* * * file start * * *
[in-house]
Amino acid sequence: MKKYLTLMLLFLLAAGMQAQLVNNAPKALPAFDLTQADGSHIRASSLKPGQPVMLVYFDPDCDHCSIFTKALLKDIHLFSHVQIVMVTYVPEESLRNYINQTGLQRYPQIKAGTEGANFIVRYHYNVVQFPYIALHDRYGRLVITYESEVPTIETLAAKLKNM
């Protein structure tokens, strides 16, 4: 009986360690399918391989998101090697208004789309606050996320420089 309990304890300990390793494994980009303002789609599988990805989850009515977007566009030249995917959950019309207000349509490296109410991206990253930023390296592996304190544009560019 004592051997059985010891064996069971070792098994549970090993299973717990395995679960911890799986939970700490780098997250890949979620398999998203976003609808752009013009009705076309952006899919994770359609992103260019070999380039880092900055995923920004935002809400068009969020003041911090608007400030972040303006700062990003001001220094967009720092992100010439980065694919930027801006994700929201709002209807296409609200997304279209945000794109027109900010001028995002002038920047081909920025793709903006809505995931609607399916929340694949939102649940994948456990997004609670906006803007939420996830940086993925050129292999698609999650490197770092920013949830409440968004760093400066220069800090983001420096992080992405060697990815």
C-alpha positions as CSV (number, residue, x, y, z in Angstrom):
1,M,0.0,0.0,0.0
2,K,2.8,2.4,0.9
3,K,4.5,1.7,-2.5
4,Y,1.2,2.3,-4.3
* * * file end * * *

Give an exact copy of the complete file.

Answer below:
[in-house]
Amino acid sequence: MKKYLTLMLLFLLAAGMQAQLVNNAPKALPAFDLTQADGSHIRASSLKPGQPVMLVYFDPDCDHCSIFTKALLKDIHLFSHVQIVMVTYVPEESLRNYINQTGLQRYPQIKAGTEGANFIVRYHYNVVQFPYIALHDRYGRLVITYESEVPTIETLAAKLKNM
């Protein structure tokens, strides 16, 4: 009986360690399918391989998101090697208004789309606050996320420089 309990304890300990390793494994980009303002789609599988990805989850009515977007566009030249995917959950019309207000349509490296109410991206990253930023390296592996304190544009560019 004592051997059985010891064996069971070792098994549970090993299973717990395995679960911890799986939970700490780098997250890949979620398999998203976003609808752009013009009705076309952006899919994770359609992103260019070999380039880092900055995923920004935002809400068009969020003041911090608007400030972040303006700062990003001001220094967009720092992100010439980065694919930027801006994700929201709002209807296409609200997304279209945000794109027109900010001028995002002038920047081909920025793709903006809505995931609607399916929340694949939102649940994948456990997004609670906006803007939420996830940086993925050129292999698609999650490197770092920013949830409440968004760093400066220069800090983001420096992080992405060697990815």
C-alpha positions as CSV (number, residue, x, y, z in Angstrom):
1,M,0.0,0.0,0.0
2,K,2.8,2.4,0.9
3,K,4.5,1.7,-2.5
4,Y,1.2,2.3,-4.3